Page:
6. Miller, Bruce L., 1976. "The effect on optimal consumption of increased uncertainty in labor income in the multiperiod case," Journal of Economic Theory, Elsevier, vol. 13(1), pages 154-167, August.
  7. John Y. Campbell & N. Gregory Mankiw, 1989. "Consumption, Income, and Interest Rates: Reinterpreting the Time Series Evidence," NBER Working Papers 2924, National Bureau of Economic Research, Inc.
  8. Skinner, Jonathan, 1988. "Risky income, life cycle consumption, and precautionary savings," Journal of Monetary Economics, Elsevier, vol. 22(2), pages 237-255, September.
  9. repec:fth:harver:1435 is not listed on IDEAS
  10. Aiyagari, S Rao, 1994. "Uninsured Idiosyncratic Risk and Aggregate Saving," The Quarterly Journal of Economics, MIT Press, vol. 109(3), pages 659-84, August.
  11. Burkhard Heer & Ludger Linnemann, . "Procyclical Labor Productivity: Sources and Implications," Computing in Economics and Finance 1997 178, Society for Computational Economics.
  12. Hunt, Jennifer, 1995. "The Effect of Unemployment Compensation on Unemployment Duration in Germany," Journal of Labor Economics, University of Chicago Press, vol. 13(1), pages 88-120, January.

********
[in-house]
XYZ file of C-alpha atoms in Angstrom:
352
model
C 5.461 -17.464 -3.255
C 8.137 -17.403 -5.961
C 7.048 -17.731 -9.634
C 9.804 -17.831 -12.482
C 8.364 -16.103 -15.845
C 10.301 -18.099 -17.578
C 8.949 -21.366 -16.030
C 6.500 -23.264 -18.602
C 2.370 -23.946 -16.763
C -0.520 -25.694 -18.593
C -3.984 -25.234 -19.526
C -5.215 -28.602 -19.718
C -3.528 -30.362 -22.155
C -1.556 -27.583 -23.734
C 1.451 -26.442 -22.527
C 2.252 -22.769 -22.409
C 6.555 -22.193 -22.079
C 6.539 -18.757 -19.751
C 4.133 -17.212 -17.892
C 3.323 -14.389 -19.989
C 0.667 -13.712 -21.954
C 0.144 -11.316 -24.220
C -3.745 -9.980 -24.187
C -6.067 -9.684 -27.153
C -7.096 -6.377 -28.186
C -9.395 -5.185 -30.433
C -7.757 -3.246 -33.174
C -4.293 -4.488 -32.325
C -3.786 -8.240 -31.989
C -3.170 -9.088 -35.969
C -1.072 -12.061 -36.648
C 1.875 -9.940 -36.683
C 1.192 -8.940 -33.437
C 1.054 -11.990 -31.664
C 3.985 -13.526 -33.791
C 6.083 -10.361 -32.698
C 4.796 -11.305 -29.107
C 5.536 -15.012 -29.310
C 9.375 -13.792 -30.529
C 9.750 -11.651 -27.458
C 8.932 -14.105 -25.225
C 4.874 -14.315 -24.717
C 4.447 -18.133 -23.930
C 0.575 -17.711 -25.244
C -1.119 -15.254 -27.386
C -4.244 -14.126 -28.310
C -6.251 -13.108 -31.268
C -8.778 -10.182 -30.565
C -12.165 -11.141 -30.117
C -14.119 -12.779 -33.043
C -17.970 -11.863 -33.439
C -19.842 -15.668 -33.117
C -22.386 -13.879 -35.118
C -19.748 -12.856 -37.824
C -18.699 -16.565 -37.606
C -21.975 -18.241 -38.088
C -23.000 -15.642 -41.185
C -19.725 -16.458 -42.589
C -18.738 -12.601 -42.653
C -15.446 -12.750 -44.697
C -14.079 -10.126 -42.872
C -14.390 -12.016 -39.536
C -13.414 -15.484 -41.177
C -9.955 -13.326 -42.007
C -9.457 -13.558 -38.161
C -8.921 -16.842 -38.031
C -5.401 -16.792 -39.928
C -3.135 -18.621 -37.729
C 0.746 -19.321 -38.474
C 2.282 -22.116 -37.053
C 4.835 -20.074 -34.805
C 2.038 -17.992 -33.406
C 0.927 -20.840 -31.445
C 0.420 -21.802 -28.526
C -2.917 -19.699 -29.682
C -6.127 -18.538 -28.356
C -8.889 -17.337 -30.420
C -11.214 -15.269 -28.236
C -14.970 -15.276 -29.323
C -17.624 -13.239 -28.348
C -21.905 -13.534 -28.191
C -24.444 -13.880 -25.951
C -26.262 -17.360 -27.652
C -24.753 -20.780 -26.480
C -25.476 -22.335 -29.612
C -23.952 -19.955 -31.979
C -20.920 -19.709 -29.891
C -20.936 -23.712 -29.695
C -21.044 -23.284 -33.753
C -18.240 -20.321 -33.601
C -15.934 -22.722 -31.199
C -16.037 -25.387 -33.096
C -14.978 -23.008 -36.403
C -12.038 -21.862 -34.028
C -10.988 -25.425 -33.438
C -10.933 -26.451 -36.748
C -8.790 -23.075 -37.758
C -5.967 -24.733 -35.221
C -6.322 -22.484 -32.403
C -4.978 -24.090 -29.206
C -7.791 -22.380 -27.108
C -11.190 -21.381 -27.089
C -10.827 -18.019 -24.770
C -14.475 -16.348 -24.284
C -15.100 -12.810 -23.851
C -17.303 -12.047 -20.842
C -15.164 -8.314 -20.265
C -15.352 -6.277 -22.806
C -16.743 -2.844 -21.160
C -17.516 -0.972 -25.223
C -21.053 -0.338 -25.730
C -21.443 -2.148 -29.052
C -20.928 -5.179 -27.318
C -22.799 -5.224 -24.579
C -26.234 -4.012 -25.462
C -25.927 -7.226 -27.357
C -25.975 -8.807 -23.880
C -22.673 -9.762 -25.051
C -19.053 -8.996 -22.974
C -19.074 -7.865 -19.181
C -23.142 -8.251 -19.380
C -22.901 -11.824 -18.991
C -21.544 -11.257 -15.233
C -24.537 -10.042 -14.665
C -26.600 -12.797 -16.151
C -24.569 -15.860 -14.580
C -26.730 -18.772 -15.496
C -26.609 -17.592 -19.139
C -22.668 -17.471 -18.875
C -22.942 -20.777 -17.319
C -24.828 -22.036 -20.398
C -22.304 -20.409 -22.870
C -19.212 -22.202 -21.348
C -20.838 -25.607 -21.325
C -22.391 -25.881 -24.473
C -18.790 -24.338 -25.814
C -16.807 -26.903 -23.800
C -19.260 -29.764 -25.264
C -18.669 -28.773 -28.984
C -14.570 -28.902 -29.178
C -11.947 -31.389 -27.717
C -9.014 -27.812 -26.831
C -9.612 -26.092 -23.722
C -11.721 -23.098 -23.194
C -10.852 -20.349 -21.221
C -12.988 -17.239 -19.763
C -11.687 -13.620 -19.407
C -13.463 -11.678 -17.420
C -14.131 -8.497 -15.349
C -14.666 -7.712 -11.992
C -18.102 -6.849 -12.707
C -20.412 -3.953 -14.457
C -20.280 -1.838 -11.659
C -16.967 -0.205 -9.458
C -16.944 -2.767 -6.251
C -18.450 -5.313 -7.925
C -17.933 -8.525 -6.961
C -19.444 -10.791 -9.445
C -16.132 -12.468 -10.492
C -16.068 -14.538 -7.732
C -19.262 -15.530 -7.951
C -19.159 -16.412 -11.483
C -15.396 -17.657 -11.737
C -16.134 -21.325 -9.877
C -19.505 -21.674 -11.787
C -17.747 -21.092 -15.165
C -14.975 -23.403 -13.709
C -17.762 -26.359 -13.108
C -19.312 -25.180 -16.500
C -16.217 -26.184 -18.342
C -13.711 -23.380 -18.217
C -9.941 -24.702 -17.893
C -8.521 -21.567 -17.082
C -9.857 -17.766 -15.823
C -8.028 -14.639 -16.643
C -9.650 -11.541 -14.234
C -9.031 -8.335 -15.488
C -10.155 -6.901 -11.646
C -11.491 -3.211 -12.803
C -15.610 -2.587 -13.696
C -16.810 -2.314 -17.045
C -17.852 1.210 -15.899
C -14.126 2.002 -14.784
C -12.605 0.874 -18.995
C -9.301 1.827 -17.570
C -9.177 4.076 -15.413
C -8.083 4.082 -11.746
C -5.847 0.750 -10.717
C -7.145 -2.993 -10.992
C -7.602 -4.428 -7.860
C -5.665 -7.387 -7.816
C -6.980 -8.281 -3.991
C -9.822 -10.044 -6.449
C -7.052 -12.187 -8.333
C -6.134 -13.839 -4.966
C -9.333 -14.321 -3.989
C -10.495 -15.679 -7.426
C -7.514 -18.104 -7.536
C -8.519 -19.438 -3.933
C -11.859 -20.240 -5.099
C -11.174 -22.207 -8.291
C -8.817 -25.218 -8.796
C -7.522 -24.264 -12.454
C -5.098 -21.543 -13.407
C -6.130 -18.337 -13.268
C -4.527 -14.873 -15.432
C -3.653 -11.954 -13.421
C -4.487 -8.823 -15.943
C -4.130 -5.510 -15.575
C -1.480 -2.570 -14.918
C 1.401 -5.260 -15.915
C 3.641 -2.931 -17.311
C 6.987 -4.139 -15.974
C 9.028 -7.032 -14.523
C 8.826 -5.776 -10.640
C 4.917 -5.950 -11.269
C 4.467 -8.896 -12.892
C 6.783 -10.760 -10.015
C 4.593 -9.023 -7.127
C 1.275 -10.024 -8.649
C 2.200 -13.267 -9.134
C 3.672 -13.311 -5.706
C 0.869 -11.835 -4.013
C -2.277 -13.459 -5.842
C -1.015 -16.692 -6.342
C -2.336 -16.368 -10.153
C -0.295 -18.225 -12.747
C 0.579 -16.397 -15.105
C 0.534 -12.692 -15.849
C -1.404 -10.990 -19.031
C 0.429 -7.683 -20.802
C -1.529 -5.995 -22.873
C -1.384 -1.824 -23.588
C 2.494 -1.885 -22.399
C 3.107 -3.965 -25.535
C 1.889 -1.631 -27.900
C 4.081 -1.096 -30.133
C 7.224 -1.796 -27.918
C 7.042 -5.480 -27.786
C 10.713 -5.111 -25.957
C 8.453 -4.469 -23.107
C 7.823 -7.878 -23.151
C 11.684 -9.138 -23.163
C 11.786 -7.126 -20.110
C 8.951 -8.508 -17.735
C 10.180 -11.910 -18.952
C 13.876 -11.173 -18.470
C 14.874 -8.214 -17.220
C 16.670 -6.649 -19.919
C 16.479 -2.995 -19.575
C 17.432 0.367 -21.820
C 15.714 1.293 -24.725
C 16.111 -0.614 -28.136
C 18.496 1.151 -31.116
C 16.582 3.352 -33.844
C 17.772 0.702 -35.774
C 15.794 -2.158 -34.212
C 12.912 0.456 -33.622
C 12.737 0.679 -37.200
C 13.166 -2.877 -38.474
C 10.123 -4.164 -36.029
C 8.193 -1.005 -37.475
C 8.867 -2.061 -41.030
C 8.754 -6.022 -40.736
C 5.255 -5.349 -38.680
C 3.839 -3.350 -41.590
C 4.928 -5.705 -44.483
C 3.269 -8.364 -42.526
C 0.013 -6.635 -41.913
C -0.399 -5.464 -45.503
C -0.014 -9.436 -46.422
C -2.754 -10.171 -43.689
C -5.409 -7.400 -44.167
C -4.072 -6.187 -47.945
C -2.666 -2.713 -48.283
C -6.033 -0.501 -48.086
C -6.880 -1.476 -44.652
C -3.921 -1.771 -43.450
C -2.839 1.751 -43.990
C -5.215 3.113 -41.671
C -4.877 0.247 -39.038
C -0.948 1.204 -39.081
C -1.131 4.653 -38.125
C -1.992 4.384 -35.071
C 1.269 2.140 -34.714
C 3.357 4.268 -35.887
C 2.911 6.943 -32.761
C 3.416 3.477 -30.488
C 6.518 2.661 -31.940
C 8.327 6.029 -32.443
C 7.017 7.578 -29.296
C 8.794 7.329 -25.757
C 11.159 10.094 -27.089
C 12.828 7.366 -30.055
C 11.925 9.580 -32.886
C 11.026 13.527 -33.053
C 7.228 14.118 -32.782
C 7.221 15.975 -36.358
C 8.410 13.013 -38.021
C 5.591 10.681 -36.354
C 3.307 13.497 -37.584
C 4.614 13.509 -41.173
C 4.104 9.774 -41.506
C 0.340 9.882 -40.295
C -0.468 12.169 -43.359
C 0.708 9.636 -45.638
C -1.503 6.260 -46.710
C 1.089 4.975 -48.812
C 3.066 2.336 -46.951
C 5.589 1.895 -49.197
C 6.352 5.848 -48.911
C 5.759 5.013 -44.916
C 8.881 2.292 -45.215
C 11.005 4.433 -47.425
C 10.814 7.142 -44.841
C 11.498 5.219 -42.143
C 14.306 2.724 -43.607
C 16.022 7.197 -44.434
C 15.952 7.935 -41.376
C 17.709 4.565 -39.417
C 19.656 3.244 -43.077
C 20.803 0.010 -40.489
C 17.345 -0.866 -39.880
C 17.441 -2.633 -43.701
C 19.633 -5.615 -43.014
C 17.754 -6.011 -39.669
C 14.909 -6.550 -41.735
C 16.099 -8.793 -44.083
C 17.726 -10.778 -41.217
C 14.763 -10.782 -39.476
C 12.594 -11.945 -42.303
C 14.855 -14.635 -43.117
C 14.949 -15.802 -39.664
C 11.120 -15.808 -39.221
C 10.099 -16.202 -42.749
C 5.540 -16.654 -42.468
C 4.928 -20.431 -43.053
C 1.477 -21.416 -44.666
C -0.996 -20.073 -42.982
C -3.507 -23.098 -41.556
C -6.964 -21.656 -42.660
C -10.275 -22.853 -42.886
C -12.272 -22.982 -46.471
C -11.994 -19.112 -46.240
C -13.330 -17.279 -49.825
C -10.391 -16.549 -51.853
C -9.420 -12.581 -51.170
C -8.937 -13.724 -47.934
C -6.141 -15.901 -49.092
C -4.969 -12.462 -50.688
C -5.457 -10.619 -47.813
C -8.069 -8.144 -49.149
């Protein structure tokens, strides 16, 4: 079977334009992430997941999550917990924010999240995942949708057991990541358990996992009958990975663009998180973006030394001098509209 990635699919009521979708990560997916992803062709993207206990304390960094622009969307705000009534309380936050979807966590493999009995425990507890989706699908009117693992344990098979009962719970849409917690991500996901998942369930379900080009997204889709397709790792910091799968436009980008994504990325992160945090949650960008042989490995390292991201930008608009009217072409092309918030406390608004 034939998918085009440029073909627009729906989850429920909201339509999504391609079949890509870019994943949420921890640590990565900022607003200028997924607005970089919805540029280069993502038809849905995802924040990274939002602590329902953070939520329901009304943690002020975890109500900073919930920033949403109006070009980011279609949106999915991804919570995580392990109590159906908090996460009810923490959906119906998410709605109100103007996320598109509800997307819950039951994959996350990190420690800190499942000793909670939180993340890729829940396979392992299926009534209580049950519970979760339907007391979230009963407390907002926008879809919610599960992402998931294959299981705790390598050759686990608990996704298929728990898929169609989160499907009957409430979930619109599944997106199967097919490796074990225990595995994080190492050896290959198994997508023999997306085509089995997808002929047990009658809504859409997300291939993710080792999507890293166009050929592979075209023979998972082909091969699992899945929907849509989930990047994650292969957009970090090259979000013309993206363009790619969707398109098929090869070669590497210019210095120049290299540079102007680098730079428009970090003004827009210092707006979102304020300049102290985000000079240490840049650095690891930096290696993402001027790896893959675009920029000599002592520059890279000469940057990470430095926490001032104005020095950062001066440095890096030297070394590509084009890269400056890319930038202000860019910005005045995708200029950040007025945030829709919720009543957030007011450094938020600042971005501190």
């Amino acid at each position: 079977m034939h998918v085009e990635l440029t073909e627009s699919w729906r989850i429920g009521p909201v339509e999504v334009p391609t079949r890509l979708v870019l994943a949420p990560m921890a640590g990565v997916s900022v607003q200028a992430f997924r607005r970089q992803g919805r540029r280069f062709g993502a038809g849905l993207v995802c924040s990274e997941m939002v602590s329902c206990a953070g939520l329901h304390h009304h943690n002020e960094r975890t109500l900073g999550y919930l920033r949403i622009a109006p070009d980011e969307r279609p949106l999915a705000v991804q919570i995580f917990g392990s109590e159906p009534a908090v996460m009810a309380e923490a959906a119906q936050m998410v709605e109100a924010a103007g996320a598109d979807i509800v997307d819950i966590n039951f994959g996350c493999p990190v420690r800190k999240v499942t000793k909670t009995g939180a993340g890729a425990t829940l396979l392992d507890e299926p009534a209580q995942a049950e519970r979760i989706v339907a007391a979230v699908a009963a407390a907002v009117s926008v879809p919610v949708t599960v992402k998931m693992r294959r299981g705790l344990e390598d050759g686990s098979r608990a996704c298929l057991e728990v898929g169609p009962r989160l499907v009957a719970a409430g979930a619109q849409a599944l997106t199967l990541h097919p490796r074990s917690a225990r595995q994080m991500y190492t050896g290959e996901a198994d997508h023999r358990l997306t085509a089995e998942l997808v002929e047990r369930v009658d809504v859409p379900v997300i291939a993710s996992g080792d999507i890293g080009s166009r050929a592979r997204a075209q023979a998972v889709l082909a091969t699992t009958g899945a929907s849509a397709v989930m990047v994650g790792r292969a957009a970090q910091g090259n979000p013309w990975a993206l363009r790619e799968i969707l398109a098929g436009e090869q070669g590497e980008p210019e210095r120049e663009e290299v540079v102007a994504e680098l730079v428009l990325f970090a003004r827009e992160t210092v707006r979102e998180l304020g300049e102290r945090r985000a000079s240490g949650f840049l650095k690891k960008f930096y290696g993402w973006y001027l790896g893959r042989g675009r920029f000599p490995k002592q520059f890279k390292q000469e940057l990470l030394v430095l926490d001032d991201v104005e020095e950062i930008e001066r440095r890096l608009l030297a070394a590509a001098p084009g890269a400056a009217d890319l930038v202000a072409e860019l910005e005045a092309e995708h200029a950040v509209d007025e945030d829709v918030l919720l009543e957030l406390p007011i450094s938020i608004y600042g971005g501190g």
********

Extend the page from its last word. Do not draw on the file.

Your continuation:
13. Fehr, Hans, 1999. "Welfare Effects of Dynamic Tax Reforms," Beiträge zur Finanzwissenschaft, Mohr Siebeck, Tübingen, edition 1, volume 5, number urn:isbn:9783161470165, October.
  14. Wouter J. Den Haan, 1996. "Understanding Equilibrium Models with a Small and a Large Number of Agents," NBER Working Papers 5792, National Bureau of Economic Research, Inc.
  15. James Costain, 1997. "Unemployment insurance with endogenous search intensity and precautionary saving," Economics Working Papers 243, Department of Economics and Business, Universitat Pompeu Fabra.
  16. Beaudry, Paul & van Wincoop, Eric, 1996. "The Intertemporal Elasticity of Substitution: An Exploration Using a US Panel of State Data," Economica, London School of Economics and Political Science, vol. 63(251), pages 495-512, August.